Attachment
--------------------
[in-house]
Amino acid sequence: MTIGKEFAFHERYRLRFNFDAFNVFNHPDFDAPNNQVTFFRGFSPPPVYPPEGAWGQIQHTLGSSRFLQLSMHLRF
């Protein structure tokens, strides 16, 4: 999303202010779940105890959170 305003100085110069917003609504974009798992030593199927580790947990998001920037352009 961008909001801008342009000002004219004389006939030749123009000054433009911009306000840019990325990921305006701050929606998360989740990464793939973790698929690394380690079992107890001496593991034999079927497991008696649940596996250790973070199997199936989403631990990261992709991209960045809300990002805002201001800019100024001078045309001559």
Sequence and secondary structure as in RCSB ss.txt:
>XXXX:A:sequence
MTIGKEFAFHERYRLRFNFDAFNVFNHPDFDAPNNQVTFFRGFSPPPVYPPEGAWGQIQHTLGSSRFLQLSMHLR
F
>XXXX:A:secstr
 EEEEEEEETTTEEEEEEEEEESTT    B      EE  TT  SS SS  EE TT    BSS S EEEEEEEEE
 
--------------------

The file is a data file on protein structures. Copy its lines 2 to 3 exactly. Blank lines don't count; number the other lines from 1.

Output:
Amino acid sequence: MTIGKEFAFHERYRLRFNFDAFNVFNHPDFDAPNNQVTFFRGFSPPPVYPPEGAWGQIQHTLGSSRFLQLSMHLRF
């Protein structure tokens, strides 16, 4: 999303202010779940105890959170 305003100085110069917003609504974009798992030593199927580790947990998001920037352009 961008909001801008342009000002004219004389006939030749123009000054433009911009306000840019990325990921305006701050929606998360989740990464793939973790698929690394380690079992107890001496593991034999079927497991008696649940596996250790973070199997199936989403631990990261992709991209960045809300990002805002201001800019100024001078045309001559």